This morning I did something I haven’t done in a very long time: listen to a complete CD.
That’s a remarkable act of willpower nowadays. iPods, YouTube, even multi-disc CD changers present unfathomable variety as a baseline. There is always something else to hear, just a click or hyperlink away. Something always reminds an active listener of something else. Years ago you might have to find that other recording, stop the needle and switch records, or grab another CD and change the Discman; now Google and touchpads provide instant gratification for every obsessive-compulsive choice.
“Trapping” myself on the bus with Laughing Louie, a 1989 BMG/Bluebird CD reissue of Louis Armstrong’s 1932-33 studio big band recordings, forced me into a rewarding box. The critical debate over Armstrong’s big band years still rages on, with recent commentators such as Terry Teachout and Ricky Ricardi emphasizing these sides’ melodic vigor, warm spirit and undiscovered technical merits, while more traditional commentators still lament Armstrong’s decision to “go commercial” after his trailblazing Hot Fives recordings. Yet listening to these sides, and only these sides, unable to click back to some earlier halcyon chapter of the trumpeter’s career, allowed me to pay attention to so much more.
Armstrong’s trumpet was just as brilliant and witty, and what might be heard as a comparatively simplistic approach when compared to his earlier small groups sessions now sounded like a wiser, slyly simmering elegance. (Former Armstrong sideman Joe Muranyi even considered this period to be the height of Armstrong’s prowess). Armstrong’s powerful yet flowing declarations galvanize a snappy arrangement of the old warhorse “High Society,” and melody statements on pop numbers such as “Some Sweet Day” and “Honey Do” become events in themselves. The fire is still there, and it’s obvious that Armstrong could do so much more with his trumpet if he so chooses, but he simply doesn’t have to.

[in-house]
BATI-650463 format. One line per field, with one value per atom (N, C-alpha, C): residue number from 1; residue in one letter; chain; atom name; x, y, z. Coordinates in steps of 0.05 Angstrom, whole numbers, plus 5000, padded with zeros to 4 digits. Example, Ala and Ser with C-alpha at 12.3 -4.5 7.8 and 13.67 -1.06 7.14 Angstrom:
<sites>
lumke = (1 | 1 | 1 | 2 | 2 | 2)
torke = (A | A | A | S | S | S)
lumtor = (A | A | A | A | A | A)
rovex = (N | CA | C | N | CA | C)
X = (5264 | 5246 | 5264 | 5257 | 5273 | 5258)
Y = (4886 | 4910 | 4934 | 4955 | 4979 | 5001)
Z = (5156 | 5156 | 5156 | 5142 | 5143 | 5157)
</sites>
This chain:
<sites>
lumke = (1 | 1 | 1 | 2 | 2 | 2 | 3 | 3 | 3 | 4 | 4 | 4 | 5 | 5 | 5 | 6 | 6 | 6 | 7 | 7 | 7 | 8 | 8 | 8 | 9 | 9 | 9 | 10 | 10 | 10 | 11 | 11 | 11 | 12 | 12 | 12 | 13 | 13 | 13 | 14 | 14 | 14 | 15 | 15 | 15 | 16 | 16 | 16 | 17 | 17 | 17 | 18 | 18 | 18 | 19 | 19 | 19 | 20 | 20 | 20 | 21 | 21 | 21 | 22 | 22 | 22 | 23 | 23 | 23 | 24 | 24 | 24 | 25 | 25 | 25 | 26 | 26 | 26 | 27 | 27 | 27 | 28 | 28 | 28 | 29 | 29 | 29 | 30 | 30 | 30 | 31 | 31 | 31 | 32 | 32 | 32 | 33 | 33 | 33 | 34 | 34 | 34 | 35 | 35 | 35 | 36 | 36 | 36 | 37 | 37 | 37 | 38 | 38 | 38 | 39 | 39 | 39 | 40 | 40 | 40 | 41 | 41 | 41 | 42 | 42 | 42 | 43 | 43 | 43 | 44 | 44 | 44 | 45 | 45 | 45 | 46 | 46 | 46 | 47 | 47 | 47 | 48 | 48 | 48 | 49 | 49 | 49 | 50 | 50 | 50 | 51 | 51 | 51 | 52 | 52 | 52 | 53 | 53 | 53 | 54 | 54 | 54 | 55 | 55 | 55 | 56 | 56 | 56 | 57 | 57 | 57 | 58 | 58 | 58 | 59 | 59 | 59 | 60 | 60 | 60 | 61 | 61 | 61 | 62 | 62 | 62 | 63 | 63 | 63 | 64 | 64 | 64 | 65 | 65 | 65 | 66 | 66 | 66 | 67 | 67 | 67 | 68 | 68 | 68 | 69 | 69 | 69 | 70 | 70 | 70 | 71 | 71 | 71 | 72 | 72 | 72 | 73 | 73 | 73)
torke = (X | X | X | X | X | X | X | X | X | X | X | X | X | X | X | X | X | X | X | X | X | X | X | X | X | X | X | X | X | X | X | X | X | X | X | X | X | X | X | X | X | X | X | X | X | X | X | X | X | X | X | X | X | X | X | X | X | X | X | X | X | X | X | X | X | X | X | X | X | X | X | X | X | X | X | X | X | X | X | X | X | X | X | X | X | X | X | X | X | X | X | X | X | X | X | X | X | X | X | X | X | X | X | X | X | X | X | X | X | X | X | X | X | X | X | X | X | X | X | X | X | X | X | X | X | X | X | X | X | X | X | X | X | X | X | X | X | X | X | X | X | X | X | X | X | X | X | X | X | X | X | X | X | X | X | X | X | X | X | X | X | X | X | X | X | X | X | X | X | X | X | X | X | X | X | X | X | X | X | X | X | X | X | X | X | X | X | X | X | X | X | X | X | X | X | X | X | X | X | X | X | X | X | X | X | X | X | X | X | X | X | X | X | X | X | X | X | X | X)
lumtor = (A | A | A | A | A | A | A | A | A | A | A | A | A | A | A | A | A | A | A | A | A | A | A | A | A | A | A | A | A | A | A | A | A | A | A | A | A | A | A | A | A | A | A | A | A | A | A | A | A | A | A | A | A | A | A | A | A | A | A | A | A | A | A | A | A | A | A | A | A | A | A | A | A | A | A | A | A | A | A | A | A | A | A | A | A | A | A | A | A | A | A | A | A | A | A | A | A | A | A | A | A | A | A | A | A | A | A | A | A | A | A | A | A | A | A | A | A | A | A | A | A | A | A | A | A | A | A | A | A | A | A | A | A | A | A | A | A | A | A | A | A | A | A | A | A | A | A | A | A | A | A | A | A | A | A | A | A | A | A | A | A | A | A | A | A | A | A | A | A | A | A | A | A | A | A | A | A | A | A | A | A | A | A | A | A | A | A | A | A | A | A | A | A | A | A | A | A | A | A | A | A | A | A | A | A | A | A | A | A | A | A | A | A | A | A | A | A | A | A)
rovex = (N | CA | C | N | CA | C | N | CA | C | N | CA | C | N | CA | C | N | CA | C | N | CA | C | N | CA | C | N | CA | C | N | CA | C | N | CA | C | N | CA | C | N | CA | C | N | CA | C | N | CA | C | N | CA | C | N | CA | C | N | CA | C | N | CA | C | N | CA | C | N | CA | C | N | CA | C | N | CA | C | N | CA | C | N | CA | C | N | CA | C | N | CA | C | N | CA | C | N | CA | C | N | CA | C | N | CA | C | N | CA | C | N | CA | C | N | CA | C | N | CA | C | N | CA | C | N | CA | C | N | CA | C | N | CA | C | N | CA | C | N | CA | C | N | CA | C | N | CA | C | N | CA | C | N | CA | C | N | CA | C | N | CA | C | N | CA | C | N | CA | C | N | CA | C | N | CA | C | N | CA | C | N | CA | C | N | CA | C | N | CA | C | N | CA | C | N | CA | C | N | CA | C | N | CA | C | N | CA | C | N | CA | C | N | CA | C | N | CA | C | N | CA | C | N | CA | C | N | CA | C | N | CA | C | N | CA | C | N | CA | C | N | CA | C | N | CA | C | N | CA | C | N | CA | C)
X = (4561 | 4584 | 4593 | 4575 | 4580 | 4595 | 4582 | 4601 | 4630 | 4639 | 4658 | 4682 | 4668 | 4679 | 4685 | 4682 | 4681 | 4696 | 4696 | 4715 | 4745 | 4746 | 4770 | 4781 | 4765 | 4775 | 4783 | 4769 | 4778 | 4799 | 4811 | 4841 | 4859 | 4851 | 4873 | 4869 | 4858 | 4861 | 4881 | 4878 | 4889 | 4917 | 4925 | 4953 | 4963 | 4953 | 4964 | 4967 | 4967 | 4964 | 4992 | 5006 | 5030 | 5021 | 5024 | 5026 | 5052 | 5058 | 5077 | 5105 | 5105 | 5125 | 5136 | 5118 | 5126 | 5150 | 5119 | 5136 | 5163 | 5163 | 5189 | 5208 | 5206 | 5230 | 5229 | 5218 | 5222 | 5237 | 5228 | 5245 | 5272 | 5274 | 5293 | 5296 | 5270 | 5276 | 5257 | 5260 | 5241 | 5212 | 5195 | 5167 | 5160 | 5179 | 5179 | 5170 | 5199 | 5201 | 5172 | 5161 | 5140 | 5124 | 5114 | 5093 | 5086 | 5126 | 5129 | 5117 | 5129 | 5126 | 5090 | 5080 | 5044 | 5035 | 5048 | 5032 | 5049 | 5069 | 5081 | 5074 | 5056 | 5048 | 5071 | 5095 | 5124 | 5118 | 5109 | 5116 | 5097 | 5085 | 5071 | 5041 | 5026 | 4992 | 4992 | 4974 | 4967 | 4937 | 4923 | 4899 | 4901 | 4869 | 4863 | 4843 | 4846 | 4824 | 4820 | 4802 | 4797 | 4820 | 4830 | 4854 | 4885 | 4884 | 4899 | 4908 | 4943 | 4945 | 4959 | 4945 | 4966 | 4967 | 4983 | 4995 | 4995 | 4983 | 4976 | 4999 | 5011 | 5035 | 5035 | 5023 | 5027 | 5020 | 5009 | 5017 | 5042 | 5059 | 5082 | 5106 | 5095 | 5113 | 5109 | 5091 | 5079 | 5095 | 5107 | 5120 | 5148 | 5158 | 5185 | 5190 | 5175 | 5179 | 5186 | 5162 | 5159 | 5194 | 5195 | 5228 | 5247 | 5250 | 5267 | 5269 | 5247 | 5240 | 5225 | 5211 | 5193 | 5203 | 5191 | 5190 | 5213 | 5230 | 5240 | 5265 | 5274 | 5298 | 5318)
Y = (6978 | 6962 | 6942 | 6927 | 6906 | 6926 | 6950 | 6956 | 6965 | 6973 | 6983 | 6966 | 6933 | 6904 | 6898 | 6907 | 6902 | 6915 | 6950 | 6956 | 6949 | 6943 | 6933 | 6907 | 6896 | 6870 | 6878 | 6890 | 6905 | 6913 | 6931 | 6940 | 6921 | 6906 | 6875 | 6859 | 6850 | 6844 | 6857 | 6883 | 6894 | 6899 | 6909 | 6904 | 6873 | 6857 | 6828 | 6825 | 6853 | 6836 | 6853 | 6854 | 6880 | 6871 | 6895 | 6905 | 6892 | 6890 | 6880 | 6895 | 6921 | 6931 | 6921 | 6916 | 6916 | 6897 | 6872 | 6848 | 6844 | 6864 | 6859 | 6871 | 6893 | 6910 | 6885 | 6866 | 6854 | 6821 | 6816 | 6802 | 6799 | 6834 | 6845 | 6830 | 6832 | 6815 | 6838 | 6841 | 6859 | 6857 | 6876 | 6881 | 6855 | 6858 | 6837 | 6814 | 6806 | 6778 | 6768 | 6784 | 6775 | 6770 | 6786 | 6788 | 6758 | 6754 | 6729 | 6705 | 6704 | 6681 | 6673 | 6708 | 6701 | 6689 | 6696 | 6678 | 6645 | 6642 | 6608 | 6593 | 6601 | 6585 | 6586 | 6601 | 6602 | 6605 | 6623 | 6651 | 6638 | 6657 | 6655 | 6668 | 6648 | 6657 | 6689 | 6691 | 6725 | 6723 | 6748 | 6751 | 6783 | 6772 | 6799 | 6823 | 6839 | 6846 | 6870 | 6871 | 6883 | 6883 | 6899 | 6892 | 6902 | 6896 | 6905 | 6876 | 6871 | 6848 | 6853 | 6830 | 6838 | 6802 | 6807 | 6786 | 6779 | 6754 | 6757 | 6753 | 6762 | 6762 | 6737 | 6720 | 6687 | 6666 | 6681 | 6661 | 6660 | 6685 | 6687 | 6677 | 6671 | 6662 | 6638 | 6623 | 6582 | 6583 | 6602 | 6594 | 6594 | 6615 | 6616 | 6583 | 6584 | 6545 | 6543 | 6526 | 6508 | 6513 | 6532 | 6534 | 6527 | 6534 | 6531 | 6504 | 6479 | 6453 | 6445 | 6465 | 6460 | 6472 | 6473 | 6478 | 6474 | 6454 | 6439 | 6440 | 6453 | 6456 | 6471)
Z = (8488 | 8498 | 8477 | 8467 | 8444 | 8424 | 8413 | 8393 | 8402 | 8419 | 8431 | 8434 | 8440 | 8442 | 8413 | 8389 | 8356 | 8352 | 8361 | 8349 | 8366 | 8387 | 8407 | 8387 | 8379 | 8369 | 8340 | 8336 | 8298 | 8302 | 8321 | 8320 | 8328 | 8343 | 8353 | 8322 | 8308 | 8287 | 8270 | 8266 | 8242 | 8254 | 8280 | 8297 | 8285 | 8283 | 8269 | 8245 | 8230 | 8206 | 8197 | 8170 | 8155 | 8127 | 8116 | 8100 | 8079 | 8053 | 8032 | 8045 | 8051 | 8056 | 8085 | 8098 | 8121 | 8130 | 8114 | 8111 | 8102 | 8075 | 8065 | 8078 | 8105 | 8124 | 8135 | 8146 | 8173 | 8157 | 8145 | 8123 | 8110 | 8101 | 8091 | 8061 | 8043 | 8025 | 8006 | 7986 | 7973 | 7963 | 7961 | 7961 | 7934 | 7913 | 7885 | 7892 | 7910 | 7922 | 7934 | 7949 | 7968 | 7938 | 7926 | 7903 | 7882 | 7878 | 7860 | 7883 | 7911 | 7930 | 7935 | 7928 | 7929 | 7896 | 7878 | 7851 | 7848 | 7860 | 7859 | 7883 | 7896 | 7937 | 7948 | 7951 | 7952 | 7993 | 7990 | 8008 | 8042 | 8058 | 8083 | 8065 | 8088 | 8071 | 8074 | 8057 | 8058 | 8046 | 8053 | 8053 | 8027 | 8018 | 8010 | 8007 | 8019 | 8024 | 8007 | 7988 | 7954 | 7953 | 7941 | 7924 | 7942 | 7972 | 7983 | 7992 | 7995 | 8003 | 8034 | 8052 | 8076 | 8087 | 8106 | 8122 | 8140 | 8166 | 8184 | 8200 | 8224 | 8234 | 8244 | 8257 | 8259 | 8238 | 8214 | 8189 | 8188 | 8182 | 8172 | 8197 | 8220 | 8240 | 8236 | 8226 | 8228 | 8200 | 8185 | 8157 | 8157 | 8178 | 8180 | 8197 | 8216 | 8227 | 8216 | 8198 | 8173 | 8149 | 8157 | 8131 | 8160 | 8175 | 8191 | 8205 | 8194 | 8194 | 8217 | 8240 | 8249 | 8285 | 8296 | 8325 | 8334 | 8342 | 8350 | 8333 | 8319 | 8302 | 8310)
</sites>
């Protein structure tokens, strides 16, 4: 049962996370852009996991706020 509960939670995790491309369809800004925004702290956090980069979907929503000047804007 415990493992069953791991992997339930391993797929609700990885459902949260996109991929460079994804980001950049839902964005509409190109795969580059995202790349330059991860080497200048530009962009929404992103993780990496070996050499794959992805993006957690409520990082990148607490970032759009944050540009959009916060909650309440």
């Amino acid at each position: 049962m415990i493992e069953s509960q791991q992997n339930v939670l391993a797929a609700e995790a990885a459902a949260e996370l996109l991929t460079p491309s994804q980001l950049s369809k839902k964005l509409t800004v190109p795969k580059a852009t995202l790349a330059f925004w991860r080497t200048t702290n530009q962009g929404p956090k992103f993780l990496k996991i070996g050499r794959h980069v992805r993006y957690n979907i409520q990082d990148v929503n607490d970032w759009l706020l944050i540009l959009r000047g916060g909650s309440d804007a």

To many critics’ chagrin, Armstrong did begin to do more and more singing. Yet the singing on this set proved to be the most ear (and mind) opening experience. His own composition “Hobo, You Can’t Ride This Train,” a lighthearted up-tempo number narrating a drifter’s bad luck, travels through enough vocal inflections to make a Barber of Seville baritone envious:
A soft ascent on “hobo” melds into a subtly swinging “you can’t ride this train,” as Armstrong colors the last syllable (a consonant, no less!) with a warm, pitch-perfect growl; when the phrase is repeated, a whole new arsenal of inflection is employed. Jazz and singing often have an uneasy relationship, but this type of subtlety and invention ranks right up there next to Armstrong’s most extroverted trumpet excursions.
Listening to these treasures in concentrated sequence showed several different angles of the same artistic voice. “Pay attention and listen” seems like a fairly intuitive aesthetic approach, but between the inundating wonders of modernity, and many critics wishing that Armstrong stuck to small groups and only occasional sang, it turned into a revelation. Maybe more of us should get stuck on a bus with only one thing to hear, read or experience.